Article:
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Law School Case Brief

Burford v. Sun Oil Co. - 319 U.S. 315, 63 S. Ct. 1098 (1943)


Although a federal equity court does have jurisdiction of a particular proceeding, it may, in its sound discretion, whether its jurisdiction is invoked on the ground of diversity of citizenship or otherwise, refuse to enforce or protect legal rights, the exercise of which may be prejudicial to the public interest; for it is in the public interest that federal courts of equity should exercise their discretionary power with proper regard for the rightful independence of state governments in carrying out their domestic policy.


In the present action brought before the federal district court, Sun Oil Co. attacked the validity of an order of the defendant Texas Railroad Commission granting the petitioner Burford a permit to drill four wells on a small plot of land in the East Texas oil field. Jurisdiction of the federal court was invoked because of the diversity of citizenship of the parties, and because of the Companies' contention that the order denied them due process of law. Texas Railroad Commission sought to dismiss the action, arguing that the federal court lacked jurisdiction over the case. The  Circuit Court of Appeals for the Fifth Circuit refused to dismiss the action.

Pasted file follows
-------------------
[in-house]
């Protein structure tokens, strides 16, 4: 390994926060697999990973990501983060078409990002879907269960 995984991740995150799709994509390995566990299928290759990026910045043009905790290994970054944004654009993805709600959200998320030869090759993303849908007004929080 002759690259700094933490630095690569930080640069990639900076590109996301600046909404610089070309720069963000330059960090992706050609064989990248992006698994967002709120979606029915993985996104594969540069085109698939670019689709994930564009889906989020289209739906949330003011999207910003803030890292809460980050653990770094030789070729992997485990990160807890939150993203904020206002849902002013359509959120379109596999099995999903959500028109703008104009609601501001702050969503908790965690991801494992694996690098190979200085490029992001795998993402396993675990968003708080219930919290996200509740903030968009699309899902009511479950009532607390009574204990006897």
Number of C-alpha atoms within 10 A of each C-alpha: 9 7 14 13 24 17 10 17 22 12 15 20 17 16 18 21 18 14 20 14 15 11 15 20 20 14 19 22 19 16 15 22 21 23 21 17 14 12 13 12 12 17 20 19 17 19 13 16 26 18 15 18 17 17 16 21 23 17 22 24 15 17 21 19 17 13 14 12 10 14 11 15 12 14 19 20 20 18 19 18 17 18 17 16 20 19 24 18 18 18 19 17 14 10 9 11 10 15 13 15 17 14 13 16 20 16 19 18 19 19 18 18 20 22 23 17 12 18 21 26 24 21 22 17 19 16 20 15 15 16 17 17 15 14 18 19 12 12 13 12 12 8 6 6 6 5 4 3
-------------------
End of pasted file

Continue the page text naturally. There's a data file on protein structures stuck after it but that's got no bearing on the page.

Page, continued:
Should the federal court exercise jurisdiction over this allegedly diversity case? 




The United States Supreme Court reversed the circuit court of appeals and dismissed the action although it assumed that the federal court had jurisdiction based on the diversity of citizenship of the parties and the contention that the order violated the Due Process Clause, U.S. Const. amend. XIV. The Court held that abstention was appropriate where the questions of regulation of the oil industry by defendant, a state administrative agency, so clearly involved basic problems of Texas policy that equitable discretion should have been exercised to give the Texas courts the first opportunity to consider them. The Court found that the state provided a well-organized system of regulation and review, to which the federal courts could have made only a small contribution, and that delay, misunderstanding of local law, and needless federal conflict with the state policy were certain to result from their intervention.,

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